The questions the church confronts most severely at present are questions of human nature, and what to call good and what to reject as broken and fallen in our present state. Without a clear understanding of humanity as both-created-and-fallen, we will remain muddled in our thinking on gender and sexuality as we have for the last several decades. But more, we will struggle to formulate coherently and distinctively Christian views on matters as wide ranging as: the value and costs of digital community relative to physically-present community; transhumanism, including all sorts of bodily modification and enhancement with prosthetics, brains not excluded; artificial intelligence; genetic engineering, not only of babies but of adults, including human-animal hybrids; and so on.
These issues are massive and pressing. If they are not all confronting your church today, they will be very soon. Our answers to them depend in important ways in how we conceive of human nature – indeed whether there even is such a thing as human nature – and its relationship to its creator. That is, they are matters of theological anthropology: humans understood in relation to God. As such, our understanding in these issues is inextricably linked to our doctrines of creation and fall. We must be clear on the origin, purpose, and character of humanity: What does it mean to be made in the image of God? What is our calling and vocation? We must equally be clear on the current state of humanity: What does it mean that we are fallen? And we must not least be clear on the necessity and nature of redemption: What does Christ’s resurrection entail for us both here and now and in the future? For all of these hang together, and the answers we offer to any one of them can be undercut if we offer poor answers to the other.
Even as all these issues rush to confront the church, we also face (at least apparent) steadily-mounting evidence for both an ancient earth and also evolutionary origins for humanity. Whether via the Intelligent Design movement, progressive creationism as articulated by e.g. Hugh Ross and Reasons to Believe, or some sort of theistic evolution as advocated by BioLogos, many conservative evangelicals have been exploring alternatives to the young-earth stance which has been dominant since the 1960s.
In some ways this is a return to an earlier form, where even many of the men who wrote the Fundamentals for which the Fundamentalist movement was named were comfortable affirming an ancient earth.1 In an important sense, though, the landscape looks very different now than it ever has. Evidence for speciation has become essentially undeniable—so much so that even prominent young-earth creationists have adapted2 in their understanding of how modern biodiversity arose. Answers in Genesis, for example, now affirms massive speciation, though with their own twist (“speciation only among kinds”).3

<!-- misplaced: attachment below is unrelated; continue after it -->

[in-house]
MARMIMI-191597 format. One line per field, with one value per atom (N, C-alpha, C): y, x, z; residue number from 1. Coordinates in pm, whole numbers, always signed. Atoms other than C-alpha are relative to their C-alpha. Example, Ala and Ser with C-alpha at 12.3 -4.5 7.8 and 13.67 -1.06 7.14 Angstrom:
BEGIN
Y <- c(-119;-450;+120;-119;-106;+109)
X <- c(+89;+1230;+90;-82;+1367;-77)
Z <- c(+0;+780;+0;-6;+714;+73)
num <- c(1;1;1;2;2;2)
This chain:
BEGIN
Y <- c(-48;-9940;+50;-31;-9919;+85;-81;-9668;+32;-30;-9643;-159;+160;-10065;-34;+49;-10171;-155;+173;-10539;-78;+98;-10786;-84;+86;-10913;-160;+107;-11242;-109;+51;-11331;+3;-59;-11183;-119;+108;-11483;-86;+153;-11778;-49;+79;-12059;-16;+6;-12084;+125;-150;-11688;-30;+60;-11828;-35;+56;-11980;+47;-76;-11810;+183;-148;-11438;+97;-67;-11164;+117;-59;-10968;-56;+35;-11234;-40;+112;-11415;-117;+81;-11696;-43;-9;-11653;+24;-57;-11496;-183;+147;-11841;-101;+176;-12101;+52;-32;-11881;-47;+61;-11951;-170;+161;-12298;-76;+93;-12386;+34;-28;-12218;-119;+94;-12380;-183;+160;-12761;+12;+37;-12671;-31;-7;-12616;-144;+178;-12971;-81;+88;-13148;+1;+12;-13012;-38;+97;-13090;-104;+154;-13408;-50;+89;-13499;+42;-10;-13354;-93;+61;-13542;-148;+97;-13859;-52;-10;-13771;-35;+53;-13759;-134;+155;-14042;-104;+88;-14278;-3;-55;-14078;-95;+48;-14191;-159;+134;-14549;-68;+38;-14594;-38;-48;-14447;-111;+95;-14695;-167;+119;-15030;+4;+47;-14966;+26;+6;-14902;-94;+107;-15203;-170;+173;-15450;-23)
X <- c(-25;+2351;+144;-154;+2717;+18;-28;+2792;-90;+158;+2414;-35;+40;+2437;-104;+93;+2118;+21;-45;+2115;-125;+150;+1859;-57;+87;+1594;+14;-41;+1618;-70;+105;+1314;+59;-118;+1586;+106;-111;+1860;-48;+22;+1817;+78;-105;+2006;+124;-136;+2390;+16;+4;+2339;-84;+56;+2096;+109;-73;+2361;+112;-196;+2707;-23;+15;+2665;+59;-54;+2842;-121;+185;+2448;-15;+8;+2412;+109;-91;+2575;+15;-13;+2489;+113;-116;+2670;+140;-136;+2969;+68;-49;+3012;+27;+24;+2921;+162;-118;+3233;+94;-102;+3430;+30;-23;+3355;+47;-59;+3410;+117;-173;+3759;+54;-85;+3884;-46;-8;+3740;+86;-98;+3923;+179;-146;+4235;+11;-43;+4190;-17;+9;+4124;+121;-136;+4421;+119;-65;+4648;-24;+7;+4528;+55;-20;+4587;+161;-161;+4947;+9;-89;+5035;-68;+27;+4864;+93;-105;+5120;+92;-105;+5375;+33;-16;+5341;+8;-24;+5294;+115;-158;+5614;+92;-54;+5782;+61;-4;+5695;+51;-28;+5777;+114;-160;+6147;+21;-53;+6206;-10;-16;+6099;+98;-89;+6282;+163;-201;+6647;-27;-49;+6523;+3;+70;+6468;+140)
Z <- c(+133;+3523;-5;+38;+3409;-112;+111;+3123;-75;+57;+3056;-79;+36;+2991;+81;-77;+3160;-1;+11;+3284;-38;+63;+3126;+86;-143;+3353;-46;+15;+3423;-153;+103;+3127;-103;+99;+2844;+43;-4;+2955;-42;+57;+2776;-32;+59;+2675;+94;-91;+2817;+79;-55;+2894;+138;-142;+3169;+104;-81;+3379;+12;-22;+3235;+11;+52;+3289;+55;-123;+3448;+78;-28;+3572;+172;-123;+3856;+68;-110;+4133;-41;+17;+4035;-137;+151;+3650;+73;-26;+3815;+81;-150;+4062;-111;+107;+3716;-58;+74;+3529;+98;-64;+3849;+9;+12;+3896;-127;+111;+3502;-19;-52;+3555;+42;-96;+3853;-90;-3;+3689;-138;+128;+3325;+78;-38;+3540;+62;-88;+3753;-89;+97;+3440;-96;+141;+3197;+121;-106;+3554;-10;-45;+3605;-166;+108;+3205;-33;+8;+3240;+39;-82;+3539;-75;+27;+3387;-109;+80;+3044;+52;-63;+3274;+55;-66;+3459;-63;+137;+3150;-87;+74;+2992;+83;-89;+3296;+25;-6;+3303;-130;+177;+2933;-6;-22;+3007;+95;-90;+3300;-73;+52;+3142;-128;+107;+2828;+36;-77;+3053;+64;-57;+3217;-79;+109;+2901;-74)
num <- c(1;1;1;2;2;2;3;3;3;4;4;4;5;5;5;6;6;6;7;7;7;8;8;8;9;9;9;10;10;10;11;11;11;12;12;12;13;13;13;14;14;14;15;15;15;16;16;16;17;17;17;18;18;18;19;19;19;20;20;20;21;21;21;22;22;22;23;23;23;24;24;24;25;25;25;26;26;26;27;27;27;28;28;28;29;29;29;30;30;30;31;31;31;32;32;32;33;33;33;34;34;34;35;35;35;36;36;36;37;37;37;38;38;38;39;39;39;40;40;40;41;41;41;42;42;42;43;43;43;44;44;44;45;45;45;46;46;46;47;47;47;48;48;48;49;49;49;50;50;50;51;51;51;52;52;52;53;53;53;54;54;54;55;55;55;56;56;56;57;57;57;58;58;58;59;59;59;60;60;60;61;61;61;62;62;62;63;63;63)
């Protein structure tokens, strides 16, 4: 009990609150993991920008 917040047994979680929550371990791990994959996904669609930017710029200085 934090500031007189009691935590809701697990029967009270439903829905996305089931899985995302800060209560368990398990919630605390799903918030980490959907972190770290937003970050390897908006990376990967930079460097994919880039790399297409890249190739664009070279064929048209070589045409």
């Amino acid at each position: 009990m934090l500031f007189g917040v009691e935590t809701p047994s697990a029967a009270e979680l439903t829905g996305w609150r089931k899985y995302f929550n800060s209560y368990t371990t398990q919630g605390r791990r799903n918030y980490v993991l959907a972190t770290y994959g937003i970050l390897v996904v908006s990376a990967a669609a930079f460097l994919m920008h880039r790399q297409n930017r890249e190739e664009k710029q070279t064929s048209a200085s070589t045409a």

But as the young-earth creationists have rightly pointed out over the years, an evolutionary account of human origins at a minimum seems theologically problematic. There are ways to reconcile the rest of the Genesis account with an ancient earth and divinely-purposed evolution, e.g. by adopting John Sailhamer’s reading where Genesis 1–3 describe the preparation of the land where God’s people were to dwell, rather than the creation of the whole cosmos. But all such schemes – however exegetically fruitful, and even if true – nonetheless come to a crux at the point of human origins.
Genesis, the gospels, and Paul all explicitly hang a great deal on Adam and Eve and their disobedience; and if the events are implicit in much of the rest of Scripture, they are implicit and present throughout. The shadow of the Fall lies over the whole history of humanity as the Bible tells it. Perhaps most importantly: the glory of Christ’s resurrection is that he triumphed over the death that had afflicted humanity throughout the Biblical story. Likewise, the promise of Christ’s resurrection for us is that we will share in it: that humanity (and all creation with us) will be renewed. But if death and corruption are our natural state, if violence and war inhere in human nature “from the beginning,” how exactly does Christ’s work stand in relation to us? It certainly cannot be restoration or renewal: in this telling, humanity has always been this way. Take away the Fall – make our wretchedness not brokenness but simply the way we came to be as we grew out of mere ape-hood into sapience – and the coherence of the Biblical story evaporates.
William T. Cavanaugh and James K. A. Smith’s Evolution and the Fall, then, is an attempt to address that cross-pressure – to determine whether this tension can be productive, or is destined to be (i.e. to remain) a destructive interaction. Rather than assuming evolutionary origins and Scripture to be in conflict, the authors ask what happens if the two are assumed to be integrable. If the two are both true, then taking this tack will shed new light on our understanding of Scripture. And if they are not, then taking this tack is apt to expose its failings.